Red Dawn (Punane Koit) documents the action of restoring the letters of the sign on the rooftop of a hosiery factory in Tallinn. Punane Koit (Red Dawn in English) was the name of the factory during the Soviet period. In the beginning of the 1990s after Estonia became independent, the factory was privatized and renamed. The letters for the sign Punane Koit were removed from the rooftop. The metal construction supporting the letters, however, has remained there until quite recently. Red Dawn, despite its inherent reference to communism, also alludes to a less visible poetic: hope, dreams of the better future, and new beginnings.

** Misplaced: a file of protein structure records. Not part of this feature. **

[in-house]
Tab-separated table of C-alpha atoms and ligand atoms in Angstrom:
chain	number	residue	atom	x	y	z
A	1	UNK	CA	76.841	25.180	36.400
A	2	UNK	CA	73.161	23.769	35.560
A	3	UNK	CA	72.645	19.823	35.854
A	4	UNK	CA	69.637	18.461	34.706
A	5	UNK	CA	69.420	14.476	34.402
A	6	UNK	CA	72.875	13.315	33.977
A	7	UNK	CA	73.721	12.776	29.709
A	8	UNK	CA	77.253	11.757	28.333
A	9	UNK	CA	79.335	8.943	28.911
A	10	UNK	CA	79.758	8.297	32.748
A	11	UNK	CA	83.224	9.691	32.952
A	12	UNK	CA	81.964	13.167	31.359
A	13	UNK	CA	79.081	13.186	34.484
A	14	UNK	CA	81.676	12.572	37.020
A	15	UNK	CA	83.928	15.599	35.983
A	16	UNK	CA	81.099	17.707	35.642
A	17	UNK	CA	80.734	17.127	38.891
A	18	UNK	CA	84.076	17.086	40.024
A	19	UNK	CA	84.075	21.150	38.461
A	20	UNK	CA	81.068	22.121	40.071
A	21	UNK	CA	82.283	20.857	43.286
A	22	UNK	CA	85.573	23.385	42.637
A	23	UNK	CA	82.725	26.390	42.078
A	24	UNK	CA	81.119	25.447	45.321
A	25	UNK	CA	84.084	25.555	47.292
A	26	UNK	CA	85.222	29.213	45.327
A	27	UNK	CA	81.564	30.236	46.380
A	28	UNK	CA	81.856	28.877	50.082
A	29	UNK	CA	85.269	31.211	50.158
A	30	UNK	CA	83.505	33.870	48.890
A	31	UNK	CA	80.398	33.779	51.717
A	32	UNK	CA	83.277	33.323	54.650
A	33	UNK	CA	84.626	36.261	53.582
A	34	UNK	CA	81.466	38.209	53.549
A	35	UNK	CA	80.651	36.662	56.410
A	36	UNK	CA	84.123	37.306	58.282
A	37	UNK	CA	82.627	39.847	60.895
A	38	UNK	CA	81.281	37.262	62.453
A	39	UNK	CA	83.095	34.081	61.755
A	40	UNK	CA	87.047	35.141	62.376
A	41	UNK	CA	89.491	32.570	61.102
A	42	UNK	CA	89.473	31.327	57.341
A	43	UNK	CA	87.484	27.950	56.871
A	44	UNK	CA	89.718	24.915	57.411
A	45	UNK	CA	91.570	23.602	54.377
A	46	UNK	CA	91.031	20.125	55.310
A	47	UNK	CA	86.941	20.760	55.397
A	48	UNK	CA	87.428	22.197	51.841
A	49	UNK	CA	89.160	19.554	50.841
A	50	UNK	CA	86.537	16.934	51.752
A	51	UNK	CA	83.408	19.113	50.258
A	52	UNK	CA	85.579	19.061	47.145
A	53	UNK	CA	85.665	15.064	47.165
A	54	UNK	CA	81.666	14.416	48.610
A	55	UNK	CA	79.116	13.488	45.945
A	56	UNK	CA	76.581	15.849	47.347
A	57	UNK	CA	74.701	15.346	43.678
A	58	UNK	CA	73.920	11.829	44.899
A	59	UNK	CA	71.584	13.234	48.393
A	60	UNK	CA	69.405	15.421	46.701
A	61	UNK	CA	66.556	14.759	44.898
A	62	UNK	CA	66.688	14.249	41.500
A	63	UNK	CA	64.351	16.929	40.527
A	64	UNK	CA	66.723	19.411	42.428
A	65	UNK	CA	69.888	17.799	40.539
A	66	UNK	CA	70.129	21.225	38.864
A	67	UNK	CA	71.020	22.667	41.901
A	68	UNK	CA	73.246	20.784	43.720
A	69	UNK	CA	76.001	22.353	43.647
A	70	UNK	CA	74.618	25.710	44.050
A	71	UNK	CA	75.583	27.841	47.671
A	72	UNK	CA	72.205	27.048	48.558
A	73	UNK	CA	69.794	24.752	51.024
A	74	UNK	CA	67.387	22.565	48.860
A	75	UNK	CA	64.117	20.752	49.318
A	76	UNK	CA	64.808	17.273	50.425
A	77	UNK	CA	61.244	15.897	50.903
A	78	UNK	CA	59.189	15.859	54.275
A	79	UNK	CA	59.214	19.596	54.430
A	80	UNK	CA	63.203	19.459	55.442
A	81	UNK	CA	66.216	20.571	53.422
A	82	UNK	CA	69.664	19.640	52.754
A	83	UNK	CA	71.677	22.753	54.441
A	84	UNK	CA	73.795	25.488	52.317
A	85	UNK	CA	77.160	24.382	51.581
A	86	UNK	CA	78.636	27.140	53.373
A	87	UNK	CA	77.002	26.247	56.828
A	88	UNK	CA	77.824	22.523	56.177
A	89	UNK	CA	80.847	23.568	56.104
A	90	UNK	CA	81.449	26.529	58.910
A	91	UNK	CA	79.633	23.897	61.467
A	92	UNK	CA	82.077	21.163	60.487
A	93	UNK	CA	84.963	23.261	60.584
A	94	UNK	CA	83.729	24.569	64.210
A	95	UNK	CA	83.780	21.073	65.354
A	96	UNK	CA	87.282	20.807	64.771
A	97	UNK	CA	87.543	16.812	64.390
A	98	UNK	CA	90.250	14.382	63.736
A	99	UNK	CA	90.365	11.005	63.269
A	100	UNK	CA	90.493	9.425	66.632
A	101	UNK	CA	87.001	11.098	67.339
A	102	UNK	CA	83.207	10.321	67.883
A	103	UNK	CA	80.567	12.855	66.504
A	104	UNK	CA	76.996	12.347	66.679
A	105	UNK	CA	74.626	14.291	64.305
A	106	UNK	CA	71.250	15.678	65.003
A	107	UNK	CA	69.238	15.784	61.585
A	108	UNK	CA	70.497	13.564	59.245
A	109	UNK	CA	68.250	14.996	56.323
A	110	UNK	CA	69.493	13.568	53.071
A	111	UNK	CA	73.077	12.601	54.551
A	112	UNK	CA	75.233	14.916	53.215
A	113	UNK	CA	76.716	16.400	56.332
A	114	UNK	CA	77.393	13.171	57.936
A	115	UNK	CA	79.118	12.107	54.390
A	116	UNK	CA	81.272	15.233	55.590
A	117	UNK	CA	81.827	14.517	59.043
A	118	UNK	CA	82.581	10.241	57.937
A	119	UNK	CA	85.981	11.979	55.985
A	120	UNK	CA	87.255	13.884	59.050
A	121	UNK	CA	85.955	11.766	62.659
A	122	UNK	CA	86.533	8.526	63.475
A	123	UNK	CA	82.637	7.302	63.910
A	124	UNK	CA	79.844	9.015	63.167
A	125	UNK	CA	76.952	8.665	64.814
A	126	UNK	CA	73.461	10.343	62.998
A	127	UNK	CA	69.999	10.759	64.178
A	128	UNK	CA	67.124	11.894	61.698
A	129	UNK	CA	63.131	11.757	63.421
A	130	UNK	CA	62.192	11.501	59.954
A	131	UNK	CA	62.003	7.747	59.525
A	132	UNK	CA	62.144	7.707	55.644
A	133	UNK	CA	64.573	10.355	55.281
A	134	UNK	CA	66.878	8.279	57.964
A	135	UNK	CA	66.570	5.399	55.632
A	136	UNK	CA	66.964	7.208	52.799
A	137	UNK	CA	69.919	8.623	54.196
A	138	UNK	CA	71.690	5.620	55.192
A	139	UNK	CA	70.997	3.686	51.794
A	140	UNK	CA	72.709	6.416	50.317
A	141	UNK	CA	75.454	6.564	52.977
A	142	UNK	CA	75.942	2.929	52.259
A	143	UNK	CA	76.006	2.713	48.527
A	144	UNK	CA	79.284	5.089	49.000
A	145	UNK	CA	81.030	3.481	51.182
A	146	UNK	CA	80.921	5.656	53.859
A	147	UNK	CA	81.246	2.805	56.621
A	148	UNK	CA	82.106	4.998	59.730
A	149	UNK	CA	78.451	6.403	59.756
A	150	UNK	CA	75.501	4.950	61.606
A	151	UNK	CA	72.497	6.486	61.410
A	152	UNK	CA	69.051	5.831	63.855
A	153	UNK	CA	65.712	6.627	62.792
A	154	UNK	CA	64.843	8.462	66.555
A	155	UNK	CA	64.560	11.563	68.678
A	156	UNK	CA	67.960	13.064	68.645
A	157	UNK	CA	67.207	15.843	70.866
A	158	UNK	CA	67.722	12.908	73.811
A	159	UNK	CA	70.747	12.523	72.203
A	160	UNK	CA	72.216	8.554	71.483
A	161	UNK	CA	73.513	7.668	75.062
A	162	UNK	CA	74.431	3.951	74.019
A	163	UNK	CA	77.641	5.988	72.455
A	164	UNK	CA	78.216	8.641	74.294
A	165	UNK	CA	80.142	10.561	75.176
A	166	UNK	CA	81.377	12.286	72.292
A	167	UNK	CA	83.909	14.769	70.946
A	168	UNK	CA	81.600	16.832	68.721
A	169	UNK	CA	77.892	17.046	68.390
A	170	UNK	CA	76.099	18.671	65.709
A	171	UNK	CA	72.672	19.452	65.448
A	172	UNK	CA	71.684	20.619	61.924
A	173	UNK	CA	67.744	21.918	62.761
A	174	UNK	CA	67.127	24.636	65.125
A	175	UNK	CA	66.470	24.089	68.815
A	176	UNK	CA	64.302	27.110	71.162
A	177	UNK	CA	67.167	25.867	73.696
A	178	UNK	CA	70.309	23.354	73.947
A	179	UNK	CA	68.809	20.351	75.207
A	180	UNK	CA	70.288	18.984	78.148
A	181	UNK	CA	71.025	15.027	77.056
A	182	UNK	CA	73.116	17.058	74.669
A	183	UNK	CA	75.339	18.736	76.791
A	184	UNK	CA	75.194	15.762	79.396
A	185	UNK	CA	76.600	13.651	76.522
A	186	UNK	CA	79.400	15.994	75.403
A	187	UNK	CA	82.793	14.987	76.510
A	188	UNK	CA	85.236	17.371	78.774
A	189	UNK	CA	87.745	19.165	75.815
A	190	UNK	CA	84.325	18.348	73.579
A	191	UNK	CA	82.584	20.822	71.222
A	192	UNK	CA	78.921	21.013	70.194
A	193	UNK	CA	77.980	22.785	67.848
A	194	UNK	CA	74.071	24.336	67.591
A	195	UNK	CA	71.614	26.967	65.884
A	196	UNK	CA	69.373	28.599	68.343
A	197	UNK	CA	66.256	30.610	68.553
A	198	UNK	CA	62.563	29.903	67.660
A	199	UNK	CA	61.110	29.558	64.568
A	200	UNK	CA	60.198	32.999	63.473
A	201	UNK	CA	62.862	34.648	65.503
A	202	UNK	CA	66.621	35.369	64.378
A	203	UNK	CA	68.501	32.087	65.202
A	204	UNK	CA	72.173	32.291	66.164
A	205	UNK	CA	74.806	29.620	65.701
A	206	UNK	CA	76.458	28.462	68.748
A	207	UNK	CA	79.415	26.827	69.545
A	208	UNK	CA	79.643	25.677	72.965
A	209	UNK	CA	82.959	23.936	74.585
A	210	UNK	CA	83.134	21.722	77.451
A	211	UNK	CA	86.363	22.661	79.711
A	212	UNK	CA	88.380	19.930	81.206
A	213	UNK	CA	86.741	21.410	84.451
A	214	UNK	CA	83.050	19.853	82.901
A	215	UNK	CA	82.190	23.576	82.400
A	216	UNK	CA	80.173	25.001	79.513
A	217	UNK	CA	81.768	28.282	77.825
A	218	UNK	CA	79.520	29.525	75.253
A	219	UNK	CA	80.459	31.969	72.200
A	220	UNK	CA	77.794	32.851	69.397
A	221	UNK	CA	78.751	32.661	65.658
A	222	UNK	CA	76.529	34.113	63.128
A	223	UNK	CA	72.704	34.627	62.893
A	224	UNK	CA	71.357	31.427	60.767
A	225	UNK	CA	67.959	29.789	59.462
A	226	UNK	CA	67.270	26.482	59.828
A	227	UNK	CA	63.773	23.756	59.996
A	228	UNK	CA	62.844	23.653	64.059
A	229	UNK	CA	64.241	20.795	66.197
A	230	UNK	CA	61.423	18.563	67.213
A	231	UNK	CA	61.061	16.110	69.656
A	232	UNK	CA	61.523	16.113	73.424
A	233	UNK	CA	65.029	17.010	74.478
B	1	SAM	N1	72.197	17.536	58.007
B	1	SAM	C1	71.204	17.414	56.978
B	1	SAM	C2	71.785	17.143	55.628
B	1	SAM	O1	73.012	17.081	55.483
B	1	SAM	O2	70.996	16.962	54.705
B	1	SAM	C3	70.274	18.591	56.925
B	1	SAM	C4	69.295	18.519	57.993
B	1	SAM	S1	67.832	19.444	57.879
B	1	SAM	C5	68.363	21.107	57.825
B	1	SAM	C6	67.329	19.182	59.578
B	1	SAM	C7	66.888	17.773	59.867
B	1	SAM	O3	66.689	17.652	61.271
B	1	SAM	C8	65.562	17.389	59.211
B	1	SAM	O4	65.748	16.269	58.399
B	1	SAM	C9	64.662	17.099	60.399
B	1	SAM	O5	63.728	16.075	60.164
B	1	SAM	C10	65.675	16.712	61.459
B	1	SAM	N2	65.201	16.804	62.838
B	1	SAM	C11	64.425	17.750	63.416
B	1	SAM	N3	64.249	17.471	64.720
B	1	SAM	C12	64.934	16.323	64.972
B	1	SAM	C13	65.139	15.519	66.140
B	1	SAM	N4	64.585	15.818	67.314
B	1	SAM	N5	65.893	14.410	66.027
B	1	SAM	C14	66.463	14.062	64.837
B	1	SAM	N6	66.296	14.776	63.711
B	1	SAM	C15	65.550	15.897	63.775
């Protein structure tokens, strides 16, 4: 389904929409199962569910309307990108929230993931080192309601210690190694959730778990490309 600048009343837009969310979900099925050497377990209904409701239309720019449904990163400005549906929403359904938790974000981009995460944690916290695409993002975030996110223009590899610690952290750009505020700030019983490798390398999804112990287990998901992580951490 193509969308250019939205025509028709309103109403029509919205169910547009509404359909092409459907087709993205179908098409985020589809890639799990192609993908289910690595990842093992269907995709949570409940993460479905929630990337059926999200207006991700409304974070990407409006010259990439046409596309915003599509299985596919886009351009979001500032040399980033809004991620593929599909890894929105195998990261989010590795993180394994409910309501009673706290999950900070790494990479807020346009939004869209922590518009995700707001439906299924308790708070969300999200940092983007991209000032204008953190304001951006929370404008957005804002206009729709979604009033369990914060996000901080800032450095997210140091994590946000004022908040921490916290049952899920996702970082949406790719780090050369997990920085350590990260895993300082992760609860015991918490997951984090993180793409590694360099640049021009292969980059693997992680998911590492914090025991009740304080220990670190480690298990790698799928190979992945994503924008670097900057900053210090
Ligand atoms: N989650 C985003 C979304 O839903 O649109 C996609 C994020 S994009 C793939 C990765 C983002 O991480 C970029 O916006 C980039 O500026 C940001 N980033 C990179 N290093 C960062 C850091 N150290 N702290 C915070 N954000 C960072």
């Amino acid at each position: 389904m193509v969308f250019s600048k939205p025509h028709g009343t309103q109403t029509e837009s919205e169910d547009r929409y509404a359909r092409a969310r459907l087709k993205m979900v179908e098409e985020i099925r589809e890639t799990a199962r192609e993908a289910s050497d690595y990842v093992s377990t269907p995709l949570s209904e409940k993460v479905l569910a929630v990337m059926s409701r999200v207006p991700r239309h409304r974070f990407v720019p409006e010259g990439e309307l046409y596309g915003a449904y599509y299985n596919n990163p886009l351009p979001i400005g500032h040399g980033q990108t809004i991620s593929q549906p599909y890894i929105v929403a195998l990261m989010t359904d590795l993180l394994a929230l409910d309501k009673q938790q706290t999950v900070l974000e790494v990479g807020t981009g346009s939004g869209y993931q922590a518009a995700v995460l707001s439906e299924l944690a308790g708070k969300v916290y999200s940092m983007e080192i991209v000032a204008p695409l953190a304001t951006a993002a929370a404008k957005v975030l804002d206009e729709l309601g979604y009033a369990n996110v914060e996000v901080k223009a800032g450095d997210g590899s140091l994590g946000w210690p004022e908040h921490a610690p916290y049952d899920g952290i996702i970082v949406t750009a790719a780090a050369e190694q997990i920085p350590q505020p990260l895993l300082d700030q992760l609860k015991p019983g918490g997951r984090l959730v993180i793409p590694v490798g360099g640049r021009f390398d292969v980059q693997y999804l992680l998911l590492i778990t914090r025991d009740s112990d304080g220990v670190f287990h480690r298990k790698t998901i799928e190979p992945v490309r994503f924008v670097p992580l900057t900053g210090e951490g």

Marge Monko lives and works in Tallinn, Estonia. She primarily deploys photography, installation, and moving images. She is interested in how these media are and have been used as tools in the fields of science, communication (such as press, advertising), and in state institutions, among other things. Most of her works link to some historical event and are influenced by psychoanalysis, feminism, and theories of visual culture. Monko’s artistic strategies include documentation, staging, and appropriation; she often uses a combination of these in her artistic research. Monko has had solo exhibitions in Tallinn, Helsinki, Budapest, and Vienna. Her work has been included in group exhibitions at Manifesta 9, Genk; in Fotomuseum Winterthur; at Riga International Biennial of Contemporary Art.